Overall, Washington’s ties with London are historical, economically broad and deep yet politically more complicated than official bilateral statements would suggest.

China and Brexit

Usually, China avoids commenting on other nations’ internal affairs, as part of its non-interference foreign policy doctrine. However, like Washington, Beijing would prefer to have the U.K. in the EU, though for different reasons. Last October, President Xi Jinping told Prime Minister Cameron to stay in the EU, calling for a strong, united Europe. Foreign Minister Wang Yi made a similar statement only a few weeks ago.

In the past few years, relations between the U.K. and China have steadily warmed, from Chinese investment in British power and high-speed rail to London’s role in Chinese financial markets and regulation. In spring 2015, the China-led Asian Infrastructure Investment Bank (AIIB) was dramatically boosted by the U.K.’s participation. In the U.S., the U.K. announcement triggered a riled response from the Obama Administration.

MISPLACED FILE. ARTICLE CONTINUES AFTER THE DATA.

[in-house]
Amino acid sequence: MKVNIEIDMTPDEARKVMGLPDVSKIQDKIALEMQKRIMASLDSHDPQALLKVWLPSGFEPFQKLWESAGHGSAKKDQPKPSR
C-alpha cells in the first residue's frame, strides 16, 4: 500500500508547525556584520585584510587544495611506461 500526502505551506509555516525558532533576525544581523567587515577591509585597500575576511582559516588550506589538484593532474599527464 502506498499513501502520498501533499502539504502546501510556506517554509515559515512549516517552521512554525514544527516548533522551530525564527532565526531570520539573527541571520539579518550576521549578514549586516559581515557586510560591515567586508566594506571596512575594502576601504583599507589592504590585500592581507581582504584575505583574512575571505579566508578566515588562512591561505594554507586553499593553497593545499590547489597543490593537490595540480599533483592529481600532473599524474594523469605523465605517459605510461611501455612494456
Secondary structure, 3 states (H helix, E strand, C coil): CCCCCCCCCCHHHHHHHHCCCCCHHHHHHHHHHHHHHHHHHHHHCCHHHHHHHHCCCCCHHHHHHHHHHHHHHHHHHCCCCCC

The bilateral ties moved to a new stage during President Xi’s state visit to the UK in October 2015. For years, New York City’s Wall Street and London’s City have competed for the role of the financial capital of the world. But unlike Wall Street, London has embraced the renminbi. President Xi’s visit heralded deals worth over $60 billion, including the issuance of sovereign debt in RMB in London and the rise of the U.K. as the first overseas RMB center to open a RMB sovereign debt market. In addition to efforts at the Shanghai-London Connect, London supported the IMF’s decision to include the renminbi among its basket of international reserve currencies.